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Spray Skirt ??
Posted by: belles on Nov-23-09 2:32 PM (EST) Category: Other Gear
I'm wondering if my spray skirt leaks too much. I have the correct size neoprene Immersion Research skirt for an Explorer, can't remember the model skirt, had it for a little over a year.(It looks most like this model) http://www.immersionresearch.com/products/sprayskirts/shockwave/
There are no rips or holes that I can find and I always check to make sure the rand? is seated properly under the coaming. I clean it i fresh water after every trip and drip dry indoors.
I did a few sculling braces with almost half the skirt submerged but I can't see how that much water entered, even through the top of the tunnel, snug fit and just not that much time. The water seems to soak into the top of the skirt but I am not expecting beading.
It could be the drips from my GP but still not that much water in five hours. The water pools between my back and the coaming and where I feel I am taking on water.
After 5 hours I am sitting in gallons of water, no hole in the boat.
Is this common? Par for the course? Are there better skirts?
Great Products from the Buyers' Guide:
- Spray Skirt ?? - belles - Nov-23-09 2:32 PM
Plastic or composite? If plastic,|
Posted by: ezwater on Nov-23-09 2:47 PM (EST)
does the rand feel loose about a third back from the front of the cockpit? I had skirts that would leak there for two reasons. First, sometimes water would ram against the rand so hard that some would be pushed under and into the cockpit. Second, my kayaks did not have drain channels for the depression around the cockpit rim, and when the boat was chilled by waves or by a change from sun to shade, water could be siphoned under the rand by reduced pressure inside the hull.
It is possible that the rand is not tight enough, notwithstanding IR's usually good recommendations.
Now, if it's a composite boat (of which I have several), then you have the wrong kind of skirt. You need a bungee skirt.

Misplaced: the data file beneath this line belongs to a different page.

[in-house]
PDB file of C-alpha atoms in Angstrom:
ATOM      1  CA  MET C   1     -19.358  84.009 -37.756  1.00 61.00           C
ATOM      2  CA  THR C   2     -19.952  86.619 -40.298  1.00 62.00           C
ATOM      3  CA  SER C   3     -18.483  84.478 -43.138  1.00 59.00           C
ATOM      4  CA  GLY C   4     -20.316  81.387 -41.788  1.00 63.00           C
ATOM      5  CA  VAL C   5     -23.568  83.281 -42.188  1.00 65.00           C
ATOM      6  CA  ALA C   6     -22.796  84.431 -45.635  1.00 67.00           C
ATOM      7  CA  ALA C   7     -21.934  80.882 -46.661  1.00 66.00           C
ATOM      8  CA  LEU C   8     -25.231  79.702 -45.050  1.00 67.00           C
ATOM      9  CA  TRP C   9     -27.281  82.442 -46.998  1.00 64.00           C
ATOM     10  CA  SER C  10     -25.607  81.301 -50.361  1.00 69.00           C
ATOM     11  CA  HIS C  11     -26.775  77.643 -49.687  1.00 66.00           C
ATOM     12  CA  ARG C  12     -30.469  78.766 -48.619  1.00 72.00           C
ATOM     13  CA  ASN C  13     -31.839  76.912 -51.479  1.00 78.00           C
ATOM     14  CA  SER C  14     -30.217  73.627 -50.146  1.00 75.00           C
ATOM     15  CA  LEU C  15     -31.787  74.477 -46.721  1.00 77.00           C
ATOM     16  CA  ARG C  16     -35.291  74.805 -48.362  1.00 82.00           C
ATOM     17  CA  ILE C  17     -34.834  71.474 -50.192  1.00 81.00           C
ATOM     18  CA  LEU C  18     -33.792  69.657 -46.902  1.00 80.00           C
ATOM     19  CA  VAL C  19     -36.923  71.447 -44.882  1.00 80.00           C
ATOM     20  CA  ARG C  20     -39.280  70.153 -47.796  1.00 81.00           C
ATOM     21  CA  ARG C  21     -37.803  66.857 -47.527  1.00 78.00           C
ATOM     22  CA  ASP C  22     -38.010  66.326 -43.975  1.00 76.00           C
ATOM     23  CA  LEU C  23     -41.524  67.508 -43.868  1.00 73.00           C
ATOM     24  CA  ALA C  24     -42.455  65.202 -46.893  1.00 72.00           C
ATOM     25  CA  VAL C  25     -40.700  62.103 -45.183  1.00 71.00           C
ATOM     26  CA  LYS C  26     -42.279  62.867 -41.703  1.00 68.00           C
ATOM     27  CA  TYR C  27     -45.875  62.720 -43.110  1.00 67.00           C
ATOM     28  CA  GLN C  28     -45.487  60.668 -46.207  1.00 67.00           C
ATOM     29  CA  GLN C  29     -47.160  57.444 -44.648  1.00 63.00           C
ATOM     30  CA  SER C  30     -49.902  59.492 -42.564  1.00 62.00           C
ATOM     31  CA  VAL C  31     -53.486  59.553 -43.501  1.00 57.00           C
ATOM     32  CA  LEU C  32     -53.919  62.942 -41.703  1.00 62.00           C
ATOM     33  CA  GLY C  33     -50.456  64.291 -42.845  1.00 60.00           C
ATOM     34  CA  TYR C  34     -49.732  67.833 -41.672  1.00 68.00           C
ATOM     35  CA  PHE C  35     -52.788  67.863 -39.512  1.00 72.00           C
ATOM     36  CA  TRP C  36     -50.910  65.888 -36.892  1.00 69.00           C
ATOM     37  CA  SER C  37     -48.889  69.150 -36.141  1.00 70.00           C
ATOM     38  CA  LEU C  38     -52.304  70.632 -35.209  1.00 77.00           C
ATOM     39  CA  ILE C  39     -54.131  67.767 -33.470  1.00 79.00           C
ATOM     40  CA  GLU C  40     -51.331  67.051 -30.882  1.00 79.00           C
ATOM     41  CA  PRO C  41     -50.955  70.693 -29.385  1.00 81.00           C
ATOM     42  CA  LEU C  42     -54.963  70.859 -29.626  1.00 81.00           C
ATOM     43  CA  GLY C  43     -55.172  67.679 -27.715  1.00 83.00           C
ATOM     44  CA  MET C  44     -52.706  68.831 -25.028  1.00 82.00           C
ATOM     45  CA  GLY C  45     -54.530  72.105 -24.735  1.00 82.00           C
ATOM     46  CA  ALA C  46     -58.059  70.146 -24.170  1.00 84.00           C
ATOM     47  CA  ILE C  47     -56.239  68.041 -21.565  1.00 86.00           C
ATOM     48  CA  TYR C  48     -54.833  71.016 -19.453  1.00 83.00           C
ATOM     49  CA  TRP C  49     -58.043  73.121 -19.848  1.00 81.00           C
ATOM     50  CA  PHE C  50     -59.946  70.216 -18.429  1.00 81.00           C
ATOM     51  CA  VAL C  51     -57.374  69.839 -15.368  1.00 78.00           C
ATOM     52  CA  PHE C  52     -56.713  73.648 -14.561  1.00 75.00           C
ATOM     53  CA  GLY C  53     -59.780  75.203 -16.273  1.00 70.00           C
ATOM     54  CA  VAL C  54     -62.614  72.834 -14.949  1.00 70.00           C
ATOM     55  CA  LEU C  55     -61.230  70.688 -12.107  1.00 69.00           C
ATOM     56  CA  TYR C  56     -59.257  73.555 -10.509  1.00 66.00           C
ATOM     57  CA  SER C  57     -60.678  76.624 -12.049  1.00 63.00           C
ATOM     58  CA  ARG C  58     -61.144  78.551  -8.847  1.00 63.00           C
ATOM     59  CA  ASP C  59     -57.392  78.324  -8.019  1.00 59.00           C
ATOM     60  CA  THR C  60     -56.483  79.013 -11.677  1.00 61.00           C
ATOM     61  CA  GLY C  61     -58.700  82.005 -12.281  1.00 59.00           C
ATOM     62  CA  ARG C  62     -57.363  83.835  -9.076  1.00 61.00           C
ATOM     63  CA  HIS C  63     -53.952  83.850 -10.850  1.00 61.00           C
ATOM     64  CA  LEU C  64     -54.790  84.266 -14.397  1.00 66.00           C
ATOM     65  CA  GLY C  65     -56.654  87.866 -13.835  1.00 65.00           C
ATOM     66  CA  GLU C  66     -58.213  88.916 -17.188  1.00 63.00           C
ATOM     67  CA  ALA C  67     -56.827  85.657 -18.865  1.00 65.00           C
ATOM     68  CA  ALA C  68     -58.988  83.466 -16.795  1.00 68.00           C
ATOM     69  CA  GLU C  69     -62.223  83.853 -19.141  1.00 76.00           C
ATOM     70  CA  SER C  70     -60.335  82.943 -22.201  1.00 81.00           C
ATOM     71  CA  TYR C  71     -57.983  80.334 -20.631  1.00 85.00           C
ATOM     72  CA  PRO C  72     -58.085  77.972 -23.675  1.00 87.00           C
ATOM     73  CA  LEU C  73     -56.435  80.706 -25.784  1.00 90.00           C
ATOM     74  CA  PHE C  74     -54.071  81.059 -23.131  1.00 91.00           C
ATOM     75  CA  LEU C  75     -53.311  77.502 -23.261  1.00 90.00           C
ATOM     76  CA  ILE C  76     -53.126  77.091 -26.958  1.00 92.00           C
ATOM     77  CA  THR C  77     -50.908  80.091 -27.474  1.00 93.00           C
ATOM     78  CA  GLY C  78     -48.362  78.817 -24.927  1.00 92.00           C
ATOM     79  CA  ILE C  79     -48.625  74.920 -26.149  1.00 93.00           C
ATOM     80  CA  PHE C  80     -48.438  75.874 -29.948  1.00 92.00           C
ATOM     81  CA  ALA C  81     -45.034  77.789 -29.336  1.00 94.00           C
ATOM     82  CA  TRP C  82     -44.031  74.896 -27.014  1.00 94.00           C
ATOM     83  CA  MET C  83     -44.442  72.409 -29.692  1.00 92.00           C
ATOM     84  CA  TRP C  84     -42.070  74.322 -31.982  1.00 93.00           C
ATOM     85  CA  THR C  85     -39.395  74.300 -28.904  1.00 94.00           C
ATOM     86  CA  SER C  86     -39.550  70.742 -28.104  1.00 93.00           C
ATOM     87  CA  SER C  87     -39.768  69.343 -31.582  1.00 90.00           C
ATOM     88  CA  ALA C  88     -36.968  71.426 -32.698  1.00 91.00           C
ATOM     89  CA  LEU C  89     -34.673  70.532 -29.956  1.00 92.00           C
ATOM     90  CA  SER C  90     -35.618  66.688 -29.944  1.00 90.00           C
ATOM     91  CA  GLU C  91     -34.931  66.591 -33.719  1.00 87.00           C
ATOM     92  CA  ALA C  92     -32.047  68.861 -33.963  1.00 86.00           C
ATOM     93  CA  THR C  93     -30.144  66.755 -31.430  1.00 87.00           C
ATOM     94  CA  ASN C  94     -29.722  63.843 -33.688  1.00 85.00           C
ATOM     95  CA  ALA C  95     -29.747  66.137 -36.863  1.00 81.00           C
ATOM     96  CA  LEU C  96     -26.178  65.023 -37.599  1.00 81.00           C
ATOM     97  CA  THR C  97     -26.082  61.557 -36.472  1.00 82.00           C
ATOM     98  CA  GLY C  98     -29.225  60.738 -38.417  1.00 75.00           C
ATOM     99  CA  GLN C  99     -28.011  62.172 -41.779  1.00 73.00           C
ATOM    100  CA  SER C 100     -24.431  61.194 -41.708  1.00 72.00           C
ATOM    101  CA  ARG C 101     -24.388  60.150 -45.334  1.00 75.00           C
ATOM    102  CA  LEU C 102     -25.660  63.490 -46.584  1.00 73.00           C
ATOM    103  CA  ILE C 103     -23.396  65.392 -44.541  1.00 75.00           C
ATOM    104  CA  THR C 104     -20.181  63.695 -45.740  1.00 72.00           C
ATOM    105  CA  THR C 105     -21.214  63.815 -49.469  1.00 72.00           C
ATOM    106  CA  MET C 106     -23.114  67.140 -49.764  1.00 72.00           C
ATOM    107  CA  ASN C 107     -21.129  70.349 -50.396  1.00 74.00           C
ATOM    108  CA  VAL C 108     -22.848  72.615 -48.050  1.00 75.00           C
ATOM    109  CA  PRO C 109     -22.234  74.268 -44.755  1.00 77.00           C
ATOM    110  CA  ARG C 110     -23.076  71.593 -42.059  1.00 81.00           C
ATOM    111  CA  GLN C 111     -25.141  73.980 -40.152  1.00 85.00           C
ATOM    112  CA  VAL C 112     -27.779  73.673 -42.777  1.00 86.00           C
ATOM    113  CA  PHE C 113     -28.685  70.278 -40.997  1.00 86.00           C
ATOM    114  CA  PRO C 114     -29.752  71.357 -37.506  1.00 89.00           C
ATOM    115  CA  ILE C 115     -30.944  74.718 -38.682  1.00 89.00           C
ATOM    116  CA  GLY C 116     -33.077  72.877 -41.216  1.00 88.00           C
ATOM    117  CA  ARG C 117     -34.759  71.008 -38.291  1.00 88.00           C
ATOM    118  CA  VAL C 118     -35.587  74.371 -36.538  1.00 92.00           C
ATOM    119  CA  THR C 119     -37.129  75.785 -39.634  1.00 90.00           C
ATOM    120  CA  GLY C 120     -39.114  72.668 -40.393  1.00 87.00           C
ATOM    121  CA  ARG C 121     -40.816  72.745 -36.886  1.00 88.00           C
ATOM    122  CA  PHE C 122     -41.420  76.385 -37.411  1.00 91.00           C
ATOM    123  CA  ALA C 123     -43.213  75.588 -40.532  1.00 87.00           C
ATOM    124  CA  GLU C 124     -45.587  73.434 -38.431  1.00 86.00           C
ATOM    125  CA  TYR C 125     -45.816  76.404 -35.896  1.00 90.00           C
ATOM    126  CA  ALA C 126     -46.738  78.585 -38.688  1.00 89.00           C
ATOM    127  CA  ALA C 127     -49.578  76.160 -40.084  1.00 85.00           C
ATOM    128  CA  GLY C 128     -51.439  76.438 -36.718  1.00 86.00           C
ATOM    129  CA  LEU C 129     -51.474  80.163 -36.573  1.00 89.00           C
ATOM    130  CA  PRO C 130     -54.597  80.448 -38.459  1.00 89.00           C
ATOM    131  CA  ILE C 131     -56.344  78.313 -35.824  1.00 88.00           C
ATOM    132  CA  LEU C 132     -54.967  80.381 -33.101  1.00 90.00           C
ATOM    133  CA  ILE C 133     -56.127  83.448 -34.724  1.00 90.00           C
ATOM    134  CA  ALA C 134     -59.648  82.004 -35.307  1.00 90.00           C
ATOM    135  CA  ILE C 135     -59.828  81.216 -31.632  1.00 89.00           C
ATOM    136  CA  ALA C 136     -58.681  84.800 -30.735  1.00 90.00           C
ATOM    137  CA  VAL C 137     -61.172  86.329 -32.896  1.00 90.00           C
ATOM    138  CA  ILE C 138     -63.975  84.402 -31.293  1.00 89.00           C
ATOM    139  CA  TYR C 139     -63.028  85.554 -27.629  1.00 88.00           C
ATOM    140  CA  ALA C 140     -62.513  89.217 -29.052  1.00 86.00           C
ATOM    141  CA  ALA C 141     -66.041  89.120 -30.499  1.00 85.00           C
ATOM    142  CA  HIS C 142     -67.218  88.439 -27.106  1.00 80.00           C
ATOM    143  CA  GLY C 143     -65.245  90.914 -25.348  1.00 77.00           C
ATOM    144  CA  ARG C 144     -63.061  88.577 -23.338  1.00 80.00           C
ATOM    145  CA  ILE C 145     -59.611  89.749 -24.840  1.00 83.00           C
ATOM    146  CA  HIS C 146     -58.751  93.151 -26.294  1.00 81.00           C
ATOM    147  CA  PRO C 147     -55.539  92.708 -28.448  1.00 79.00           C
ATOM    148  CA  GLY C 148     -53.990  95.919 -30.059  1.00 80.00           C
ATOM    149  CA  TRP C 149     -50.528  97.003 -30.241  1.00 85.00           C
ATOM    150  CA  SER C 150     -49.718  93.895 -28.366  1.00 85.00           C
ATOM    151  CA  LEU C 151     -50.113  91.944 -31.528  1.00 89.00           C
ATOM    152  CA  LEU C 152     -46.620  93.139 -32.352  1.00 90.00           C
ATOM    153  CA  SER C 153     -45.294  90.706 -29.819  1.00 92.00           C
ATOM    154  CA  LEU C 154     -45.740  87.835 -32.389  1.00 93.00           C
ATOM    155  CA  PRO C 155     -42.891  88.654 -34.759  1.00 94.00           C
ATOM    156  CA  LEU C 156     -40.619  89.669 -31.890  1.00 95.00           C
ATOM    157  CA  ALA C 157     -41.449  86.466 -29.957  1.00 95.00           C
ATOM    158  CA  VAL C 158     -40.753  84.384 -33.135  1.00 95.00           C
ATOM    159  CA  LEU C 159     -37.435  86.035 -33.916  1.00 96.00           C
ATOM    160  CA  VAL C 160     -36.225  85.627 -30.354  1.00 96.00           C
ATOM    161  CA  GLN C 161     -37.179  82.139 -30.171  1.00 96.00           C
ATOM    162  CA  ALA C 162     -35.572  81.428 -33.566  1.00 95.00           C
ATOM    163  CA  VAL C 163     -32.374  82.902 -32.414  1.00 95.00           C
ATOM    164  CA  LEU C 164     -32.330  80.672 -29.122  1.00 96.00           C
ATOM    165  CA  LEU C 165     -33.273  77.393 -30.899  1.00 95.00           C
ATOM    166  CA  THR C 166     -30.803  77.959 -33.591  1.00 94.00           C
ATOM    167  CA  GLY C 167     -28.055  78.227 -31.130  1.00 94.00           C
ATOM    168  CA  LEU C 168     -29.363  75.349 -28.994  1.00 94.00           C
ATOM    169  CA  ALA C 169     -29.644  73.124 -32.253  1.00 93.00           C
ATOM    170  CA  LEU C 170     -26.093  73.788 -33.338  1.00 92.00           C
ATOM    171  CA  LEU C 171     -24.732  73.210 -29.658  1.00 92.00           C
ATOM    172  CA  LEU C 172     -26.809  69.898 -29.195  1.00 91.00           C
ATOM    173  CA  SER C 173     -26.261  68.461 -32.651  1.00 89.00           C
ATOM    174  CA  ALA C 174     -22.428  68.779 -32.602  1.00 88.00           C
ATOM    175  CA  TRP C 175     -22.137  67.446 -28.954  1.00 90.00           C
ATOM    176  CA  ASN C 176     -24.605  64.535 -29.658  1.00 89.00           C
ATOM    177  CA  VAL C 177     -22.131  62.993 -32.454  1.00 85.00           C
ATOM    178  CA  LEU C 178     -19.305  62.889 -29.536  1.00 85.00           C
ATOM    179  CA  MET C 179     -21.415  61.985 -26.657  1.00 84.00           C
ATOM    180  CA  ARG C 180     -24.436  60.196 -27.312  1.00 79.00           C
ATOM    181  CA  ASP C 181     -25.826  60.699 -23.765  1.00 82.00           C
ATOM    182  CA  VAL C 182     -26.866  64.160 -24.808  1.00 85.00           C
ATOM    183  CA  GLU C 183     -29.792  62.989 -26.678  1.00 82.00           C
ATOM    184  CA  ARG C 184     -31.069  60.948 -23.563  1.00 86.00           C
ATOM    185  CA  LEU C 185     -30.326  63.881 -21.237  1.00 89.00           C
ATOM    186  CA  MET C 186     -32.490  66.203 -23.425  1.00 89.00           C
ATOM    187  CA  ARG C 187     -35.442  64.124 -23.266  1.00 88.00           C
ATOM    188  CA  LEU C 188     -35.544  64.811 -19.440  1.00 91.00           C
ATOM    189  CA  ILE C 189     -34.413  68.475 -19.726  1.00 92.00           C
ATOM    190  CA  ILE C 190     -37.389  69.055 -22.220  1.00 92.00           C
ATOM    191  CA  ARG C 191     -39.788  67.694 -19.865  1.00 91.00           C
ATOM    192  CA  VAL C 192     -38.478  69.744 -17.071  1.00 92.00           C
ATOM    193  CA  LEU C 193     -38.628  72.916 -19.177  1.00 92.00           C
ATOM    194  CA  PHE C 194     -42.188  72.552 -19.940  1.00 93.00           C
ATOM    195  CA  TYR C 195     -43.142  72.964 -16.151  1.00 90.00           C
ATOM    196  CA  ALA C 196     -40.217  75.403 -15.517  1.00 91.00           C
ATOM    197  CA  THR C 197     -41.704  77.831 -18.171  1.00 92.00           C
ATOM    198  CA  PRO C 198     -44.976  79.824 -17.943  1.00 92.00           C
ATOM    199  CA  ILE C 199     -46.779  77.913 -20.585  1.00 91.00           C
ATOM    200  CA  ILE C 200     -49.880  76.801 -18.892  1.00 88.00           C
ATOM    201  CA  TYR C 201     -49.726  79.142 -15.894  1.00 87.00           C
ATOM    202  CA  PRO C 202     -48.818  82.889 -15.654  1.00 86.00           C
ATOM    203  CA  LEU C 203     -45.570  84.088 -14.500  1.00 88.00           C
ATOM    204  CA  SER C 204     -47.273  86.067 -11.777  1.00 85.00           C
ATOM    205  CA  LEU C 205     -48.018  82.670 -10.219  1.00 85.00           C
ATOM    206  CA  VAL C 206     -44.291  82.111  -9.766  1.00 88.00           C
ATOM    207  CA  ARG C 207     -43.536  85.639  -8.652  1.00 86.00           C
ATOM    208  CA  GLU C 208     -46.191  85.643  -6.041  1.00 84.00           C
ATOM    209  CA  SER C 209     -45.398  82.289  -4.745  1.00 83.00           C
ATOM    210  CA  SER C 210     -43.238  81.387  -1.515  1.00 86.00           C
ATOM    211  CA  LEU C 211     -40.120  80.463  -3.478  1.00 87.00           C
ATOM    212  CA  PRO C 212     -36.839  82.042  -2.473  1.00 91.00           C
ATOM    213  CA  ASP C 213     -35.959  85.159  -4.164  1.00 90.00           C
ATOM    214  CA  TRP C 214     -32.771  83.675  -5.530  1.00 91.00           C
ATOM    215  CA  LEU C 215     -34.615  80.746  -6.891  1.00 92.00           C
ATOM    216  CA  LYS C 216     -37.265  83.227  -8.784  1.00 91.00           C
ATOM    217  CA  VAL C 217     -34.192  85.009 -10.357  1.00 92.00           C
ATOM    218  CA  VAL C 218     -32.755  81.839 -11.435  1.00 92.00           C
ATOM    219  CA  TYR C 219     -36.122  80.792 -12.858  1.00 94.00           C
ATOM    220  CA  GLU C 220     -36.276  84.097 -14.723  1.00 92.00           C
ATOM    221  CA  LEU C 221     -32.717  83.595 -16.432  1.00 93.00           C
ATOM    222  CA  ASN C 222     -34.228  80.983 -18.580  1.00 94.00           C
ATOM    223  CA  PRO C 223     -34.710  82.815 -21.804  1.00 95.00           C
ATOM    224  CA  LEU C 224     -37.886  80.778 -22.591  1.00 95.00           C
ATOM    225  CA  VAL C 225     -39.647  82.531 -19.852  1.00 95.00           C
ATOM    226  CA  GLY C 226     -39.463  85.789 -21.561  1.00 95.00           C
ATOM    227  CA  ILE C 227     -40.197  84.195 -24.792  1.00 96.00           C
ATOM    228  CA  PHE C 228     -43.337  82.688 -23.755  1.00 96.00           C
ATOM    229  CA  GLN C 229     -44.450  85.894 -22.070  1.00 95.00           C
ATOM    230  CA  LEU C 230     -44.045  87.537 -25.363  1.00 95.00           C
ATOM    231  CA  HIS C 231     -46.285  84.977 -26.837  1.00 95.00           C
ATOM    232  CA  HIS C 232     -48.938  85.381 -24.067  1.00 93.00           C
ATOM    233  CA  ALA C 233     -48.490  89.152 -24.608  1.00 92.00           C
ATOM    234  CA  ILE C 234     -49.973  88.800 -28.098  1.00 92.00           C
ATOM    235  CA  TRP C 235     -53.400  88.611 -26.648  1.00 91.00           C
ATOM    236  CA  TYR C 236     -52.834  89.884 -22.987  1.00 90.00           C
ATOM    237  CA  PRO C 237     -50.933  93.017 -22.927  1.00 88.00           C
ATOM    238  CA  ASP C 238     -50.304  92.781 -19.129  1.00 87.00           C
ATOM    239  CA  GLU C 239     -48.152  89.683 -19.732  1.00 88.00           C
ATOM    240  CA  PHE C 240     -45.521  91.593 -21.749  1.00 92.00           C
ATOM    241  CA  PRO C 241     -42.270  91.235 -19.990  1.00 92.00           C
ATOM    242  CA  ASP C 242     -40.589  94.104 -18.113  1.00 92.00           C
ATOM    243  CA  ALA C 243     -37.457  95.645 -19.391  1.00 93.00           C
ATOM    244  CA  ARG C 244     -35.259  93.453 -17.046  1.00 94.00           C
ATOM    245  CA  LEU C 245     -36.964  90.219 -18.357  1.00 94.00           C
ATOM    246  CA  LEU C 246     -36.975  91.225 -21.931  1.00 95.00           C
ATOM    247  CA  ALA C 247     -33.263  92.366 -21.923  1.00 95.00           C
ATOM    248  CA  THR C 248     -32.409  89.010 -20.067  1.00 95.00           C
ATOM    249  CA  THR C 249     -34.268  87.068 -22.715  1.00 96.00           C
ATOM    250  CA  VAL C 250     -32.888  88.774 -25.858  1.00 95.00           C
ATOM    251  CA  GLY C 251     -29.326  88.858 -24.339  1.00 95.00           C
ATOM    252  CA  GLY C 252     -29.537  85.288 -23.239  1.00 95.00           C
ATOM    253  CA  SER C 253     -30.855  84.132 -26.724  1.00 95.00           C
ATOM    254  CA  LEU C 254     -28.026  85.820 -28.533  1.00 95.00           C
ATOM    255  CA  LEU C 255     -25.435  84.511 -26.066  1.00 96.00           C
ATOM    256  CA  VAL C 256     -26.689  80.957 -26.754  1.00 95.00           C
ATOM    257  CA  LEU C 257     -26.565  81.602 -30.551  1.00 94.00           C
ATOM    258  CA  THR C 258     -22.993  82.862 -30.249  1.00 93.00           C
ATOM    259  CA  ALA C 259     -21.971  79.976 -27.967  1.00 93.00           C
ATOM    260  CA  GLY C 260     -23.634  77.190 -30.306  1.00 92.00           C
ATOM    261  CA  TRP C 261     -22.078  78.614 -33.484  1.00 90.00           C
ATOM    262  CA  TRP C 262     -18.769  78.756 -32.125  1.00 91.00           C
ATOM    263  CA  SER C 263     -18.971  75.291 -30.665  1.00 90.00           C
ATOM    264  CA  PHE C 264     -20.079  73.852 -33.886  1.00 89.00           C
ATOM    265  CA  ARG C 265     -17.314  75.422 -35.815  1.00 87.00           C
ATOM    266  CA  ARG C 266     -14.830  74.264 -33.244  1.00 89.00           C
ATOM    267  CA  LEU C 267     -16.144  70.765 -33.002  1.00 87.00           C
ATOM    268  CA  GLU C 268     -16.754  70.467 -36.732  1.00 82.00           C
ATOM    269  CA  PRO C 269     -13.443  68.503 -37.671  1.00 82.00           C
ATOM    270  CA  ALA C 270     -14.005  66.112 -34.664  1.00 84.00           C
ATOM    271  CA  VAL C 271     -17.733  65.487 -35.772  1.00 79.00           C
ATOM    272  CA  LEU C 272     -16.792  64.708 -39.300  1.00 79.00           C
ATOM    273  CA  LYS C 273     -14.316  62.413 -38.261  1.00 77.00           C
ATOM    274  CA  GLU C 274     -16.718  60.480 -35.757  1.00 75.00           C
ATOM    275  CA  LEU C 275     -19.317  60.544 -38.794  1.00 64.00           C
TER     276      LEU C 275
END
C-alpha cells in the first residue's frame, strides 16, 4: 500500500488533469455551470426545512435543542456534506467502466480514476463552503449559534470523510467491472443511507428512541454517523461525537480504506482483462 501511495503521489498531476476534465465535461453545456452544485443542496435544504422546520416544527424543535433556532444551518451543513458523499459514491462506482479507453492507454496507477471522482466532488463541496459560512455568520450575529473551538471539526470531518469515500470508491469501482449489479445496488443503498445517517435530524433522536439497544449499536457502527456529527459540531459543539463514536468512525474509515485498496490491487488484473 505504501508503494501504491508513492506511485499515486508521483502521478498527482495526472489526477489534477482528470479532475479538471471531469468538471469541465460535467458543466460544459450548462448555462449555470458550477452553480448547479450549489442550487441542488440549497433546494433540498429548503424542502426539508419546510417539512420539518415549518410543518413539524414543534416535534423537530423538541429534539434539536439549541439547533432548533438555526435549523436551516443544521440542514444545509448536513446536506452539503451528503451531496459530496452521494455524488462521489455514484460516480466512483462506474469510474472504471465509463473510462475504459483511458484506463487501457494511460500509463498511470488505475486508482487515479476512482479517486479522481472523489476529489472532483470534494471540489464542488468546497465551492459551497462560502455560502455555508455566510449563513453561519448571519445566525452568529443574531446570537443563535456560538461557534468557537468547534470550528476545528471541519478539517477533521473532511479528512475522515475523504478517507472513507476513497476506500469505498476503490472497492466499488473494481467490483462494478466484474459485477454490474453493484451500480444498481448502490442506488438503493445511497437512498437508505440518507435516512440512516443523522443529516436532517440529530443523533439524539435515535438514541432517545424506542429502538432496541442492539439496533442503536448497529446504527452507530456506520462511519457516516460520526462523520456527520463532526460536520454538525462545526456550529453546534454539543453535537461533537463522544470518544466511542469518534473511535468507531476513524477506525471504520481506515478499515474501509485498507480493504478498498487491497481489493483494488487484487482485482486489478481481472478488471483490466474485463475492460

The amount of water you report getting into the boat is certainly too much if it is coming only from the skirt.
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Shouldn't be that much water inside|
Posted by: pikabike on Nov-23-09 2:50 PM (EST)
I have the LV Explorer and use a SnapDragon skirt sized for the LV coamings. After doing a lot of rolling and sculling, some water does get inside (mostly through the Velcro/neoprene/nylon tunnel opening, I think). But it's nowhere near the quantity you are talking about.
Are you SURE the skirt has no tears or slits in it? Hold it up to the light and look over the entire skirt. Sometimes neoprene can have a slit that the nylon fabric backing covers up.
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Posted by: belles on Nov-23-09 3:06 PM (EST)
composite NDK Explorer. If I have the wrong skirt that would explain a lot. It is a long keyhole cockpit but the fit seems snug and I make sure it's not doubled over or misaligned most of the time. i did look at an IR skirt with a large white bungee and was told it was more for white water. I did a dry fit out in the parking lot and it would have been a bear to pull off. The salesperson advised the skirt I have because the one with the bungee would cut easier on the sharper composite coaming.